Examination of witness

Part of Northern Ireland (Ministers, Elections and Petitions of Concern) Bill – in a Public Bill Committee am 2:21 pm ar 29 Mehefin 2021.

Danfonwch hysbysiad imi am ddadleuon fel hyn

Emma Little-Pengelly:

Over the years, there has been some frustration about what some may perceive to be breaches of the ministerial code, and a lack of action against those. I think that the proposed changes are welcome, in that they really try to tighten up some of those provisions in relation to how they apply, but ultimately this comes down to two different issues, and I think this applies to all of the provisions in the Bill. These changes are designed to try to encourage better behaviour. For example, when you look at the move from seven days after a resignation to call an election to the rolling process of six weeks and six weeks, that is obviously something that was pushed for to try to encourage people to get around a table, with a series of deadlines to try to encourage a more structured process, I think to focus minds, and also to allow other people to come in and make their representations very clear to the parties that they want the Northern Ireland Assembly to continue, and about the issues that are important to them, as opposed to—as I have said—a tactical resignation.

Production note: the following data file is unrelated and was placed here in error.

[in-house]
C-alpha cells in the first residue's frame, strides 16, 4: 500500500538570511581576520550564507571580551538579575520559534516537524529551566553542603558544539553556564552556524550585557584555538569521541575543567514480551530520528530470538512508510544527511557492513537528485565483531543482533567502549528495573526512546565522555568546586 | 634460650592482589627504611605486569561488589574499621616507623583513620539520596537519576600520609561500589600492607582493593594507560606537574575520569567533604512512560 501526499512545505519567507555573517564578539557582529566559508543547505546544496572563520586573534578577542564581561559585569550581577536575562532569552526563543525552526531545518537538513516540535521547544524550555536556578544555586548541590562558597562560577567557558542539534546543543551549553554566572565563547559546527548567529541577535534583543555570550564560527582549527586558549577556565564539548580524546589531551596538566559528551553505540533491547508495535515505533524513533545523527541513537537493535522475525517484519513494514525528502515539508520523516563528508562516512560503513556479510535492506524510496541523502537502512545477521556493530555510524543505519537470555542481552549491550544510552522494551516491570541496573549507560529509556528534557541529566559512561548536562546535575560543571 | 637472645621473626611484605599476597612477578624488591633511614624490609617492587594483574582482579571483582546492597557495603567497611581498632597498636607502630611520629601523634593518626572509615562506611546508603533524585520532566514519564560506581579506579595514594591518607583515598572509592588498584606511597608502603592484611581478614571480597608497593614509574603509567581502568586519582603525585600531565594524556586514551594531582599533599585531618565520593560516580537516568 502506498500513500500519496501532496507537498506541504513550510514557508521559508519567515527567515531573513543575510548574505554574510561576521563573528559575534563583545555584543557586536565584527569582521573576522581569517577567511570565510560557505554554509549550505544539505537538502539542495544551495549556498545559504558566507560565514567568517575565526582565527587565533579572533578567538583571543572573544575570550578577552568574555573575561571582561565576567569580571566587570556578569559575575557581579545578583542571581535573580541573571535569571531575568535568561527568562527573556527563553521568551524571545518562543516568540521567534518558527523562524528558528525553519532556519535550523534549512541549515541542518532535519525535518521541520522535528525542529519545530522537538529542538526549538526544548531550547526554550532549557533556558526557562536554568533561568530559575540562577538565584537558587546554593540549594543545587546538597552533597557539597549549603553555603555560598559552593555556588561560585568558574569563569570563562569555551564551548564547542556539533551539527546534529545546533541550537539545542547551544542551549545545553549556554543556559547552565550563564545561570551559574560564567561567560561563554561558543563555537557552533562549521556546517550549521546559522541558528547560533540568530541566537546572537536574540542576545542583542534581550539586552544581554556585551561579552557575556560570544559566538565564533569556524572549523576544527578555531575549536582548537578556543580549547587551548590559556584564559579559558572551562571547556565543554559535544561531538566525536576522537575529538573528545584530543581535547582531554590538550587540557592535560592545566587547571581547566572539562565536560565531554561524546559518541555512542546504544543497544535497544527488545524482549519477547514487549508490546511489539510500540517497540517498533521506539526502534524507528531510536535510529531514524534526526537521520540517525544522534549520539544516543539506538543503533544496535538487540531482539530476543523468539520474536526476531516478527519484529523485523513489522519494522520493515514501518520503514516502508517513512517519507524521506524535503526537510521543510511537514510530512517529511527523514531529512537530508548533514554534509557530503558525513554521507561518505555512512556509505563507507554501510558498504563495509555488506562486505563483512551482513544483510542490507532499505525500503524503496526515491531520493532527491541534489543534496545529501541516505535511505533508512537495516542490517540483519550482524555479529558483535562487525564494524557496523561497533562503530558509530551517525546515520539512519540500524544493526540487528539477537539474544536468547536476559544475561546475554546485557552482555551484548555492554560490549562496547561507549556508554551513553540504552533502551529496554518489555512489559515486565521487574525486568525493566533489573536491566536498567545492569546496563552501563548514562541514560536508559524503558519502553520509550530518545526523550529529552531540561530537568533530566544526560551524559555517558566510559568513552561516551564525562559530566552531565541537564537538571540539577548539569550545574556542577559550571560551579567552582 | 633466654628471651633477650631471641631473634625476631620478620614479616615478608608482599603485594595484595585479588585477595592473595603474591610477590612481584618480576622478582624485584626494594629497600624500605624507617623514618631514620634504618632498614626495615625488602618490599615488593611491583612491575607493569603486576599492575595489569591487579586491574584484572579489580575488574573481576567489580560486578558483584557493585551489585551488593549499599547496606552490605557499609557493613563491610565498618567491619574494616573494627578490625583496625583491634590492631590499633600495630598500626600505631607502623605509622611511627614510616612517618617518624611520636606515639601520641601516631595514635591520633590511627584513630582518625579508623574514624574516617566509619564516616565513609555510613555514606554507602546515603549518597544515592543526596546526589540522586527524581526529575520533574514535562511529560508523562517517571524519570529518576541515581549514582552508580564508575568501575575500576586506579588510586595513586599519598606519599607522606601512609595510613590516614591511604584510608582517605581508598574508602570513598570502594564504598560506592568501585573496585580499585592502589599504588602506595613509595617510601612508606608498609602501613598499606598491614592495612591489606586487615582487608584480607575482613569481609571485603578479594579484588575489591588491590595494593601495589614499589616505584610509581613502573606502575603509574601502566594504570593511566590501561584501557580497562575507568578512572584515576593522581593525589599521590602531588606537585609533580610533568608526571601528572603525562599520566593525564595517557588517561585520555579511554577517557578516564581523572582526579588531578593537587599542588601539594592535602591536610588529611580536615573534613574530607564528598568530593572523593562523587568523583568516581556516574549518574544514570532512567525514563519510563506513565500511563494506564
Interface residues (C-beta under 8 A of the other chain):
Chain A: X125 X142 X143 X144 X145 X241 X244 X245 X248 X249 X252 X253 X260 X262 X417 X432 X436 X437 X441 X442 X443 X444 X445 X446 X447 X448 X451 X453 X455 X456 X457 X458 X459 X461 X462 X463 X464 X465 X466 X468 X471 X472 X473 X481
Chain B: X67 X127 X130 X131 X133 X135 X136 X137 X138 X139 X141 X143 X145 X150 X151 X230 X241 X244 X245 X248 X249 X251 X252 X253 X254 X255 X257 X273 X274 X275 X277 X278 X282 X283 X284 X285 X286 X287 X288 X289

However, ultimately, as some of the other witnesses have said, this will work only if there is a willingness for people to agree. We all have our issues that we feel very strongly about, and we will not always find consensus on those issues. Some of the people around the table will have been part of coalition Governments before. Coalition Government is frustrating: you will not always find agreement on the way forward, and therefore those issues cannot be progressed. Ultimately, it is about the willingness of people to compromise—to get together to try to find a solution that appeals to everybody across the community. If we try to get into a space where there are only solutions that appeal to the majority, to the exclusion of a significant minority or to the exclusion of a community in Northern Ireland, we would be in a very difficult space in terms of stability, not only of the institutions but of Northern Ireland. I think those who worked on the Belfast agreement and those who worked on the St Andrews agreement recognised that and saw the value in having those types of safeguards to ensure maximum inclusion, because once we go down the route of—for example—removing the safeguards of petition of concern and consensus decision making and moving towards majority decision making, there is the risk of exclusion, and I do not think that is good for people, certainly not on the key decisions. I think it is all about balance.